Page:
- Full name Domonic Larun Brown
- Born 09/03/1987 in Zephyrhills, FL
- Profile Ht.: 6'5" / Wt.: 225 / Bats: L / Throws: L
- School Redan
- Debut 07/28/2010
- Drafted in the 20th round (607th overall) by the Philadelphia Phillies in 2006 (signed for $200,000).
Organization Prospect Rankings
A football and baseball star in high school, Brown had the opportunity to play wide receiver and outfield for Miami. Prior to his senior season, he switched high schools from Pasco (Dade City, Fla.) to Redan (Stone Mountain, Ga.) because of a messy custody dispute between his mother and father, but he still dominated the competition--in both sports--in two of the nation's most heavily scouted areas. Scouts kept their distance because Brown was raw and had lofty bonus demands, but area scout Chip Lawrence tracked Brown closely and persuaded the Phillies to take a flier on him in the 20th round of the 2006 draft. The team's top scouts evaluated Brown during the summer before signing him away from the Hurricanes for $200,000. He broke out by winning the Hawaii Winter Baseball batting title (.386) after the 2008 season, and has ranked among the game's top prospects ever since. Brown played in the Futures Game and set career highs in most offensive categories in 2010. He played sparingly after a July promotion to Philadelphia, though he made the postseason roster. Brown is the prototype of the high-risk, high-reward players the Phillies like to take. He is a physical specimen, with a lean, lithe and powerful frame that draws comparisons to a young Barry Bonds and Darryl Strawberry. He has five-tool ability, with his bat getting the most attention. Brown creates incredible bat speed with his whip-like, uppercut swing and has eliminated previous questions about his power. He developed a good eye for the strike zone in the minors, though he was overly aggressive during his first stint in the big leagues. For a player with such long arms, he has a relatively short stroke with few holes. Assuming he eliminates a tendency to open his front side too early in his swing, he could hit .300 with 20-25 homers annually once he gets established in Philadelphia. He has above-average speed and the strongest outfield arm in the system. The unknown with Brown is how skilled a defender he can be in right field, as he needs to improve his route-running and footwork. With the departure of free agent Jayson Werth, Brown is set to take over as the Phillies' everyday right fielder in 2011. Manager Charlie Manuel likes to break in youngsters slowly, so Brown could start the year platooning with Ben Francisco or even get a little more time at Triple-A Lehigh Valley. He's a future all-star, but he's not a finished product.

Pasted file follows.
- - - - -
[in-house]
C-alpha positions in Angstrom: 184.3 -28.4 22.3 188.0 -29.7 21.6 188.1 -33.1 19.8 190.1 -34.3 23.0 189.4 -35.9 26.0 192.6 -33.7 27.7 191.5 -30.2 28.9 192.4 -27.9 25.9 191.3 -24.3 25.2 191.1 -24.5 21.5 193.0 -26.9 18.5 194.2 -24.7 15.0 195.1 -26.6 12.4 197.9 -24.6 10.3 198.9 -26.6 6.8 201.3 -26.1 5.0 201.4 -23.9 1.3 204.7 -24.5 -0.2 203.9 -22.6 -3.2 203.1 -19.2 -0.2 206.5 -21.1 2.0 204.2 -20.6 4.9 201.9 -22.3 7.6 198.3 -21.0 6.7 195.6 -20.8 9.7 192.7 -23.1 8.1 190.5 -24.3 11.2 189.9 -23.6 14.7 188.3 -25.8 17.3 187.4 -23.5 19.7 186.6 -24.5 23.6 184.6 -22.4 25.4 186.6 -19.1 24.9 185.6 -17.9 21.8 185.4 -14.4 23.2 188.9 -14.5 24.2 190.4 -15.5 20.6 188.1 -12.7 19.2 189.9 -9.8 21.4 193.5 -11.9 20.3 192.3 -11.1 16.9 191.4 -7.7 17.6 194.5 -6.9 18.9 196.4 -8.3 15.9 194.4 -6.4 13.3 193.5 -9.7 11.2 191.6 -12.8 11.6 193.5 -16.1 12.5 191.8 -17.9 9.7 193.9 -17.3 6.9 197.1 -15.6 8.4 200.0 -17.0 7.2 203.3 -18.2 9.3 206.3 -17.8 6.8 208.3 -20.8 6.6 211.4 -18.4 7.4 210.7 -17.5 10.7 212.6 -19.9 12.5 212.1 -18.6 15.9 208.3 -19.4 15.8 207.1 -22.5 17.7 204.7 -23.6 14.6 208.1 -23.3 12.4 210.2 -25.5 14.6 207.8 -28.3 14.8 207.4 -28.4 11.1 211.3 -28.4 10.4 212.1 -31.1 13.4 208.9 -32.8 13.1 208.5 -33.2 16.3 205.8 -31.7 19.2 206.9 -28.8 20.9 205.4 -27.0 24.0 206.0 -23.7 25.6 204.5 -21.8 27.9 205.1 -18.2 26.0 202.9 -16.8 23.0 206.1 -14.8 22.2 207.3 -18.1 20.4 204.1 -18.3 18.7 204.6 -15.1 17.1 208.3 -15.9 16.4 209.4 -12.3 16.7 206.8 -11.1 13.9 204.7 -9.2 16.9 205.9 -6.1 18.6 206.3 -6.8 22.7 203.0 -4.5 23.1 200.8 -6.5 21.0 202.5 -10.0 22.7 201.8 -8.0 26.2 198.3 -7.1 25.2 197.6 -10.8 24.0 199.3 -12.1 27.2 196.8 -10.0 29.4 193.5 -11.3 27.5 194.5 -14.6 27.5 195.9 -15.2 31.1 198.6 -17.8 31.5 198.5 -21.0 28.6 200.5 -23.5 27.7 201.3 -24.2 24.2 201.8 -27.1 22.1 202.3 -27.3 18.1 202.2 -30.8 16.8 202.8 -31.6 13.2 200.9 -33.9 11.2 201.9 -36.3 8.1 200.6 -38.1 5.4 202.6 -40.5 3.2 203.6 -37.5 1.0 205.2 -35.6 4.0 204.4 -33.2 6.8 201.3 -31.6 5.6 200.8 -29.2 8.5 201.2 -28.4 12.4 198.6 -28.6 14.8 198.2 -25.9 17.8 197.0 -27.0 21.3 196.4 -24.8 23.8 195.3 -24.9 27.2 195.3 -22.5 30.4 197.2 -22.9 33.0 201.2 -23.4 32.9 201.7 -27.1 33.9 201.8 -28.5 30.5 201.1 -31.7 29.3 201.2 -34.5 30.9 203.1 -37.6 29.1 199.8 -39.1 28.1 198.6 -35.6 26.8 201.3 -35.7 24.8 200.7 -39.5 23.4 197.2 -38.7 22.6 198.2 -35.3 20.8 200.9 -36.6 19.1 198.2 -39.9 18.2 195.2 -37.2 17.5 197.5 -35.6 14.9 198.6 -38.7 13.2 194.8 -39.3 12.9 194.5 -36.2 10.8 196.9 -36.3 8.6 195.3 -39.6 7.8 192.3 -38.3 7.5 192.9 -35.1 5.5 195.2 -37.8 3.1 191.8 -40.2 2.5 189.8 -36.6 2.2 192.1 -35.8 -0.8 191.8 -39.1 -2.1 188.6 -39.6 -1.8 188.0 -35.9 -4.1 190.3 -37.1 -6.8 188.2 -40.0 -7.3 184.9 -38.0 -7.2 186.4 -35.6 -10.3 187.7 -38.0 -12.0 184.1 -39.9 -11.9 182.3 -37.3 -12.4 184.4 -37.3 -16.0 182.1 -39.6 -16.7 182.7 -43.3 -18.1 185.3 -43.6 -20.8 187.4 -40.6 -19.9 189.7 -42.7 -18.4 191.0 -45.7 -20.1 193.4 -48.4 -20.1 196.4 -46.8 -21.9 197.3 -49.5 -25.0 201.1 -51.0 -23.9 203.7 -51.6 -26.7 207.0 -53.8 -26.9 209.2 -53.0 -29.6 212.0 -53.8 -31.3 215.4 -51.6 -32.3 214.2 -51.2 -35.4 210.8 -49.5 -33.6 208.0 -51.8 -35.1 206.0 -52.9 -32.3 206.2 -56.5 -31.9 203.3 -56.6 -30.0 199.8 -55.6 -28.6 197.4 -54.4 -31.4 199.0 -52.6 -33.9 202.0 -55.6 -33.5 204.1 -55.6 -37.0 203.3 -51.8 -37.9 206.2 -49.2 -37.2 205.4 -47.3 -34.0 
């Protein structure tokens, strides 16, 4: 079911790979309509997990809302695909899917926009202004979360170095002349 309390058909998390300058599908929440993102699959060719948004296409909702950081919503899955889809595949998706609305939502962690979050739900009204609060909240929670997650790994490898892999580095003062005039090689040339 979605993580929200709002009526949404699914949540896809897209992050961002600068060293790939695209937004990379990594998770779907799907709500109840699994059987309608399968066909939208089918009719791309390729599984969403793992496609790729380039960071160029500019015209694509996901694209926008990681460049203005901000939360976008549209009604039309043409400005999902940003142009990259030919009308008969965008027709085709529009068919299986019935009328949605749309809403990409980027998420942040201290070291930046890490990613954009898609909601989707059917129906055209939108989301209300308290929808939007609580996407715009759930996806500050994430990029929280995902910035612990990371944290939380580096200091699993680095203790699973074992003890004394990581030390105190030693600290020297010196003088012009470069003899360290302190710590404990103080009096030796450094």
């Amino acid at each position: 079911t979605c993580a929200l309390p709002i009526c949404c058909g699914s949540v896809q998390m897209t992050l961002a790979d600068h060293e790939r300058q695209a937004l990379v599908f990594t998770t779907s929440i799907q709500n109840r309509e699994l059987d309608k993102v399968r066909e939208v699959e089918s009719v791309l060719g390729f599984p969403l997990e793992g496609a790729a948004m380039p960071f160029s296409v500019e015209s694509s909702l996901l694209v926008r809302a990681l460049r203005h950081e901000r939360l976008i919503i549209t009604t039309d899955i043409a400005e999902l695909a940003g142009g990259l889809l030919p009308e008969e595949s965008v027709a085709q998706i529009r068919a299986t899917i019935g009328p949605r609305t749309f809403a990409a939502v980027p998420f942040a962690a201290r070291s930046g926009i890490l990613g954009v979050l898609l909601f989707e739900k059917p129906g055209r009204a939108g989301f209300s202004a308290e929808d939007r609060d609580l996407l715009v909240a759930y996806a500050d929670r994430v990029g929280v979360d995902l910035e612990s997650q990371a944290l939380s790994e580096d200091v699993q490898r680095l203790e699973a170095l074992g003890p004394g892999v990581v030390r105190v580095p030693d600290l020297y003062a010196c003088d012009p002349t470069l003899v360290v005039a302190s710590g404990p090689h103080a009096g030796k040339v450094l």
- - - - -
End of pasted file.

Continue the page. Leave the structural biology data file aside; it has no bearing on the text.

Brown attended Redan (Ga.) High, a big-time program in one of the most heavily scouted areas of the country. He'd attended top showcases--even playing on Team Baseball America at the 2005 World Wood Bat tournament in Jupiter, Fla.--yet wasn't considered an elite prospect. Brown's athletic ability was obvious, as he had an opportunity to play football (as a wide receiver) and baseball at Miami. But the fact that he was raw, combined with his bonus demands, prompted few clubs to even crosscheck him enough to consider drafting him with a early-round pick in 2006. Phillies area scout Chip Lawrence followed him closely, though, getting to know the family and bringing him to the club's predraft workout in Atlanta. After selecting him in the 20th round, scouting director Marti Wolever and national crosschecker Mike Ledna got a long look at Brown in an Atlanta-area tournament at the East Cobb complex and signed him for $200,000. Brown had a breakthrough year in 2008, won the Hawaii Winter Baseball (.389) batting title in the offseason and took another step forward last season. He shook off a broken finger on his right hand to finish with a flourish at Double-A Reading. Brown is a physical specimen, long, lean and muscular, which earns him physical comparisons to Darryl Strawberry. While he doesn't have Strawberry's raw thunder, he has true five-tool ability. His work ethic has allowed him to translate his athletic ability into baseball skills, starting with above-average hitting ability. A free swinger as an amateur, Brown has developed a solid eye at the plate and recognizes pitches well. His buggy-whip swing and growing strength give him plus raw power, and he's starting to translate it into production. He has the bat speed and strength to drive mistakes and take advantage when he's ahead in the count. Brown's other tools grade out as well or better than his bat. He's a plus runner with an arm that grades out as high as a 70 on the 20-80 scouting scale. The biggest question on Brown's upside revolves around how much power he'll develop. Some Double-A Eastern League observers thought his power would be average at best and would limit him to hitting at the top of the lineup, rather than being a middle-of-the-lineup factor. He's still raw in several aspects offensively, compensating with his athleticism. He needs to keep improving with his pitch recognition and ability to lay off chasing pitches out of the zone. He also needs to take better routes in right field. The Phillies have productive corner outfielders in Raul Ibanez (signed through 2011) and Jayson Werth (2010), but refused to part with Brown at the trade deadline in a deal for Roy Halladay or Cliff Lee because they consider him a future star. The presence of Ibanez and Werth makes it easy to give Brown another year of at-bats and experience in the minors. He should reach Triple-A Lehigh Valley for the first time and earn at least a September callup in 2010.